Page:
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Health experts say they are prepared if weather forces COVID-19 vaccine clinics to remain closed

Posted at 10:13 PM, Feb 11, 2021
and last updated 2021-02-12 00:27:49-05

WACO, Texas — Vaccination clinics across Central Texas closed their doors Thursday because of a blast of winter weather.

The clinic operated by the Waco-McLennan County Public Health District closed at 1 p.m. Thursday, while clinics in Temple and Killeen closed at 2 p.m. Bell County clinics will remain closed on Friday, while the clinic in McLennan County will re-open at 11 a.m. Friday.

"We were getting calls of people trying to reschedule anyway, so it was a decision that it was better all around if we just closed the clinic today," Waco-McLennan County Health District spokesperson Kelly Craine said.

Canceled appointments will be rescheduled as follows:

McLennan County

  • All Thursday afternoon appointments may come to the clinic on Friday or Saturday at the same time as their originally scheduled appointment.
  • Anyone with an appointment before 11 a.m. Friday morning may arrive at the clinic any time after 11 a.m.

Bell County

  • Those with appointments scheduled for Friday at the Sammons Community Center in Temple have been automatically moved to the same time Thursday, February 18.
  • Anyone with appointments at the Rosa Hereford Killeen Community Center will now receive their first dose of the COVID-19 vaccine on Wednesday, February 17, at the same time as their original appointment.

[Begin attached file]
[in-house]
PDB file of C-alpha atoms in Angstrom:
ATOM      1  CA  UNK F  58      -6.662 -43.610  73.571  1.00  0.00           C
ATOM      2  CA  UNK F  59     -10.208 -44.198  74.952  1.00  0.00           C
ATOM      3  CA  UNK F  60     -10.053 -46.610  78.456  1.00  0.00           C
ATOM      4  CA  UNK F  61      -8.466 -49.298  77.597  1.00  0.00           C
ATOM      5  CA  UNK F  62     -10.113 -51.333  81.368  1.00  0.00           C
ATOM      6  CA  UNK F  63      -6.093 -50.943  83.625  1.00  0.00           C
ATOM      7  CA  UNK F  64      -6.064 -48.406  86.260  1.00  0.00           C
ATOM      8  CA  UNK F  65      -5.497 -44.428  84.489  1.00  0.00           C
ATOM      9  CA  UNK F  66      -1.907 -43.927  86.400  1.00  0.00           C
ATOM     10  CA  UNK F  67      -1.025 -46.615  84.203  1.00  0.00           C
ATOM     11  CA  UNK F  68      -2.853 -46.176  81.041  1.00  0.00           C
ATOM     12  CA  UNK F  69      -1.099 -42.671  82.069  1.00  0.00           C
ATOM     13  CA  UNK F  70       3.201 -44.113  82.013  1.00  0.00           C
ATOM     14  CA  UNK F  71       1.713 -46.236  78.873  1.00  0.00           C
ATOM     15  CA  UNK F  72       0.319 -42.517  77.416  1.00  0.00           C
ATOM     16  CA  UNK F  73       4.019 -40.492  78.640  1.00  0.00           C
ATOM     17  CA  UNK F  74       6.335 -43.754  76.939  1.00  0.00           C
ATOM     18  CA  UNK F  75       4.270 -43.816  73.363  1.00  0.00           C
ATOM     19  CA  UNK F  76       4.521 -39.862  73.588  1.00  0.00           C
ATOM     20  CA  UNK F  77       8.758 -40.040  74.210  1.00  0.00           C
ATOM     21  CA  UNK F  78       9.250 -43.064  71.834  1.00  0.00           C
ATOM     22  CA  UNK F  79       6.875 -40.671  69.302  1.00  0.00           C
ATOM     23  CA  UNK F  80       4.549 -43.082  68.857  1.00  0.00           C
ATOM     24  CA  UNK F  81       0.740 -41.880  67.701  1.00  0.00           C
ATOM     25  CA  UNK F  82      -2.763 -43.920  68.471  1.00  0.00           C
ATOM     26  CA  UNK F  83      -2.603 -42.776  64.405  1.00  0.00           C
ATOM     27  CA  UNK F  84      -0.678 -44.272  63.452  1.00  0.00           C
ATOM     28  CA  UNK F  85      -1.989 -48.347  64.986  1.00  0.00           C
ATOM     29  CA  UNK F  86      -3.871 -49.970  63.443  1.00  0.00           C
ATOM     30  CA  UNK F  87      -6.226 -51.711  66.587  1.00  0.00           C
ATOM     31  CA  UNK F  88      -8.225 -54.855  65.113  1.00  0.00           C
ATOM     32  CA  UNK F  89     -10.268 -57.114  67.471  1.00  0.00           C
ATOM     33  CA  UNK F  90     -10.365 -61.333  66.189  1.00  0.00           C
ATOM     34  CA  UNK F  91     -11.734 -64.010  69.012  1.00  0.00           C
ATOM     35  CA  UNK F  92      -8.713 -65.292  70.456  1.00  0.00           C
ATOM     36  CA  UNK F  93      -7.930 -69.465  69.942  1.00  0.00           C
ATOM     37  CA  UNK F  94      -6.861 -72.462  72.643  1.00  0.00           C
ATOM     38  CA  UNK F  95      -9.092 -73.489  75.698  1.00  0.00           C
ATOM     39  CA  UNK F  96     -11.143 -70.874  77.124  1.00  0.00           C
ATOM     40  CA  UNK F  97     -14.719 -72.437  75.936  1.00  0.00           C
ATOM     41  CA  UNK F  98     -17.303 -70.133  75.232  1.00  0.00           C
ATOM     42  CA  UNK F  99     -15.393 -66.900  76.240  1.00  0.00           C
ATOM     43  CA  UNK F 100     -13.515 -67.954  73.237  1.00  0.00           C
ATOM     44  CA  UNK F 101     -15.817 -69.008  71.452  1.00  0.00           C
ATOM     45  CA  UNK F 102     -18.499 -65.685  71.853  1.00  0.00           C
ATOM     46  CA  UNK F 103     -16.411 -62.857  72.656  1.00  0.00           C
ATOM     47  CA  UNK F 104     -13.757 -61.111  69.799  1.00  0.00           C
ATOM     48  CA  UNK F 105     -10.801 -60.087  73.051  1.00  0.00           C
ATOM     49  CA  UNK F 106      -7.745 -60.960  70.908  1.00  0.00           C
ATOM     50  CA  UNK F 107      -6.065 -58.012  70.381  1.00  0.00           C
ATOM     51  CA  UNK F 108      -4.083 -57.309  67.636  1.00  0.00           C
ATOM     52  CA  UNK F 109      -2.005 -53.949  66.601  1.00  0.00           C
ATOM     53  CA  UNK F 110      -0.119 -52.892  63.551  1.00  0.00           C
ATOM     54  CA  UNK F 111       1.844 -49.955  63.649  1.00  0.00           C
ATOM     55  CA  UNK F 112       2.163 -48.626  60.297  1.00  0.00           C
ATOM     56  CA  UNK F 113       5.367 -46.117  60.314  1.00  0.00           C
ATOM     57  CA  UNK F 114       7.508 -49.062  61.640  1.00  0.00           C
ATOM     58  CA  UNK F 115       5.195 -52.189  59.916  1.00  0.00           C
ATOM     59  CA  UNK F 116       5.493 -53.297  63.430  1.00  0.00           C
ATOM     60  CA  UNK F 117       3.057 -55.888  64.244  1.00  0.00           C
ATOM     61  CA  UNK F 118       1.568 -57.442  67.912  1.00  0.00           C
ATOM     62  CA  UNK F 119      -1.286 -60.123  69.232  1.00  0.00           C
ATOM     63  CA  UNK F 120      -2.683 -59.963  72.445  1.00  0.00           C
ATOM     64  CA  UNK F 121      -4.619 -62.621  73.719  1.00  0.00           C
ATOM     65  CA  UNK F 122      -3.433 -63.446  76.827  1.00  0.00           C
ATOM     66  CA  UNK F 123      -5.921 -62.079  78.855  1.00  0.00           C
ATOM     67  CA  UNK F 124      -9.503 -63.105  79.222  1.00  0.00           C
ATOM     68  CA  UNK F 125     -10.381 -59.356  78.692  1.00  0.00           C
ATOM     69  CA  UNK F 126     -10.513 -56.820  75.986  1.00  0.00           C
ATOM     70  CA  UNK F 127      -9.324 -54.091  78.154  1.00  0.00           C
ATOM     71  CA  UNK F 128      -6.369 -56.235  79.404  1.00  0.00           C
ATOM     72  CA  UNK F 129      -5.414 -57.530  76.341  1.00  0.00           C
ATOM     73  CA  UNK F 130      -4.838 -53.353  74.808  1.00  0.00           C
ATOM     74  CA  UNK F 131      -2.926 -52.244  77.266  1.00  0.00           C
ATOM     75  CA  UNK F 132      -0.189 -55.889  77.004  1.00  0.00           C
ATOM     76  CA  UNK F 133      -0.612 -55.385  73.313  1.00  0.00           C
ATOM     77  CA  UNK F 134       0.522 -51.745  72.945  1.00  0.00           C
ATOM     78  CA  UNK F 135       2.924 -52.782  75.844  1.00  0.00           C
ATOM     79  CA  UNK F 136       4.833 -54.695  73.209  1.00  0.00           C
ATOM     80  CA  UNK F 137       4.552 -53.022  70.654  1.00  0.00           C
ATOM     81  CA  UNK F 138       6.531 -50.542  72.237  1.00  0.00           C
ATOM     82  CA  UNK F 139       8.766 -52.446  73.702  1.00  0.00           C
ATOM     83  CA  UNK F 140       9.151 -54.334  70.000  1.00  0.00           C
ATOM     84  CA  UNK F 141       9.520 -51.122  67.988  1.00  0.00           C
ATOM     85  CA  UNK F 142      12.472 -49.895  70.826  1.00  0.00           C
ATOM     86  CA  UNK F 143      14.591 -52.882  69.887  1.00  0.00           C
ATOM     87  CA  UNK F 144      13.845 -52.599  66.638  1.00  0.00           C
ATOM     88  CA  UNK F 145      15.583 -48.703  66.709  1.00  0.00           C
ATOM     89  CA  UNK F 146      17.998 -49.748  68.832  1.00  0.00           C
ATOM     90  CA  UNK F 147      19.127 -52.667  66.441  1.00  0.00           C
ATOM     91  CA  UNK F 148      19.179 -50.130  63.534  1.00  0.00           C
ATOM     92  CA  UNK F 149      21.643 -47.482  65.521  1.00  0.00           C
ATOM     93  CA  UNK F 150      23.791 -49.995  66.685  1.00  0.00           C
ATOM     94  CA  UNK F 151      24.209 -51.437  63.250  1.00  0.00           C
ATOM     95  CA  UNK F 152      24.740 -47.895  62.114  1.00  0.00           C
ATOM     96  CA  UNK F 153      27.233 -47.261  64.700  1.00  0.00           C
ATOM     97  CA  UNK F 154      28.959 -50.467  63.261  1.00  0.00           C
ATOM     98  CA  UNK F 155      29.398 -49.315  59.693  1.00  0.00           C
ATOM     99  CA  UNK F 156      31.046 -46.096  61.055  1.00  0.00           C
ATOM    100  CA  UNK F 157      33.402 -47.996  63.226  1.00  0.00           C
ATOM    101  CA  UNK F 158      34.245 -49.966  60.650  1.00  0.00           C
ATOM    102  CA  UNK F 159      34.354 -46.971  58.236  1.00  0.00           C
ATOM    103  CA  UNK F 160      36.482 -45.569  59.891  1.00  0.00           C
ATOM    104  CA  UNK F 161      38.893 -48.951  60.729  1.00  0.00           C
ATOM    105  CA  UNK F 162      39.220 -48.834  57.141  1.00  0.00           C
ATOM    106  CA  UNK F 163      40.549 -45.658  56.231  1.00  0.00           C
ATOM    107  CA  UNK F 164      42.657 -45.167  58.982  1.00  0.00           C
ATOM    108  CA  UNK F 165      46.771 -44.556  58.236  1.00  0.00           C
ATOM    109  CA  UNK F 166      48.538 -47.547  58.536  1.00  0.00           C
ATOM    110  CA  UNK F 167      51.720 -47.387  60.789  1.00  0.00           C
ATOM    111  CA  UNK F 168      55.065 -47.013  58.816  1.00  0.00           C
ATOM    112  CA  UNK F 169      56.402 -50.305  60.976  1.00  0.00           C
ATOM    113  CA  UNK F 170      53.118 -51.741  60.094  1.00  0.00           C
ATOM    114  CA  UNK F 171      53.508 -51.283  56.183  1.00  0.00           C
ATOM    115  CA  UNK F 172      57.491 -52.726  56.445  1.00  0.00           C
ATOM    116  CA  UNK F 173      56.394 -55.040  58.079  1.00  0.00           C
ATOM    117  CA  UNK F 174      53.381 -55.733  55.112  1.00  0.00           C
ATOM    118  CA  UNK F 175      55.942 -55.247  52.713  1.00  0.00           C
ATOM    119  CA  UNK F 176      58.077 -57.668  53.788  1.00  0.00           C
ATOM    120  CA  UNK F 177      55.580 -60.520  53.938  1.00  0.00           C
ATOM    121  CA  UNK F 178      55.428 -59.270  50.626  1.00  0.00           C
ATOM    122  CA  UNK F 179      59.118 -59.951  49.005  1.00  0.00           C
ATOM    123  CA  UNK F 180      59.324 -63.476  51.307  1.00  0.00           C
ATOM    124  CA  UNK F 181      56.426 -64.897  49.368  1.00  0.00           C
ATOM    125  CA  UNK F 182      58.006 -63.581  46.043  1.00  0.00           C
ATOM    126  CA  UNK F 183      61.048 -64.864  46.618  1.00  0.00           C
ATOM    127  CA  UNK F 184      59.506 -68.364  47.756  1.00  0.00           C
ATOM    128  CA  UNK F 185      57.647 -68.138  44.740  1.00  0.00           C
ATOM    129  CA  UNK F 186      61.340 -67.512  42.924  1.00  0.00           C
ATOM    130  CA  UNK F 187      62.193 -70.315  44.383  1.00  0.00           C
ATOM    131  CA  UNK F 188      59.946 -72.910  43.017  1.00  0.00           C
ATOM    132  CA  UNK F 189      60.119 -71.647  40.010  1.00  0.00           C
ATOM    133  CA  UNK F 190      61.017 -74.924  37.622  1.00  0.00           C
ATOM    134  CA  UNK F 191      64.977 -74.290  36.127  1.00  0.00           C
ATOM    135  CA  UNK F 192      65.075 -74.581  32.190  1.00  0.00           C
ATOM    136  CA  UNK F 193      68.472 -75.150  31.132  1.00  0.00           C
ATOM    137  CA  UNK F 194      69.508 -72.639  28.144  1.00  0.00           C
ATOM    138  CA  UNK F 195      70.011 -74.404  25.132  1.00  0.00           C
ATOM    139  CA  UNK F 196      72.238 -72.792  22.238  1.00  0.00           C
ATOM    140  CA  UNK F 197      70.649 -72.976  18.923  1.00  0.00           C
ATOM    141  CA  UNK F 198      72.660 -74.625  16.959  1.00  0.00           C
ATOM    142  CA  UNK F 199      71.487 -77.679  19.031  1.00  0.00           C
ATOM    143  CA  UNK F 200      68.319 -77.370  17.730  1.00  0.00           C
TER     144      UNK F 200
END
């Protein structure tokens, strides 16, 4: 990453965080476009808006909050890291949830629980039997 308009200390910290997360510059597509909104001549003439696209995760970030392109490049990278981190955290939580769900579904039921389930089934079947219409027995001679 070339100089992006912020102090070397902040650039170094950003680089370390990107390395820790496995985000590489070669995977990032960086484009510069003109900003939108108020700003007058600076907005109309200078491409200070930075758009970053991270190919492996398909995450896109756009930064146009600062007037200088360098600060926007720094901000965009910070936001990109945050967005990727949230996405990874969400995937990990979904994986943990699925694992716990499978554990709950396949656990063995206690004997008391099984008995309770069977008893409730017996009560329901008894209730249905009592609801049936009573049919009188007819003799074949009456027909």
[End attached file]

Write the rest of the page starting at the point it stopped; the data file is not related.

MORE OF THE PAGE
"Any appointment that was impacted by the weather closures has automatically been rescheduled," Bell County spokesperson James Stafford said.

But with winter weather expected to continue through the weekend, Bell County officials are working to ensure the vaccine does not go to waste if clinics are forced to remain closed.

Bell County is currently distributing doses of the Pfizer vaccine, which is only good for five days once it is thawed. Stafford told 25 News the county has less than one day's worth of vaccine thawed out. That must all be distributed by Monday.

"The first question that was asked was how many doses do we currently have in a refrigerator and when do we have to get them in arms," Stafford said. "That's the first priority."

Health officials are working to reschedule appointments quickly, but if any vaccine remains, they have a backup plan.

"The vaccines that are already in a refrigerator right now that we would need to utilize by Monday, we already have a plan for distributing them to a group of 1A recipients we can mobilize quickly," Stafford said.

The winter weather is less of a problem to the north in McLennan County. There, the district is distributing doses of the Moderna vaccine, which has a shelf life of 30 days after thawing out.

As a result, they can shut down for a week due to weather without losing any doses of the vaccine.

They plan to simply increase the number of doses given out per day to match the increased need.

"We were doing about 98 clients per hour and expanded that to 138 per hour," Craine said. "So we're gonna push it even further, but we can still handle that."

So far, Bell County has been allotted 49,450 doses of the vaccine, while McLennan County has only received 34,950 doses from the state, according to Texas DSHS.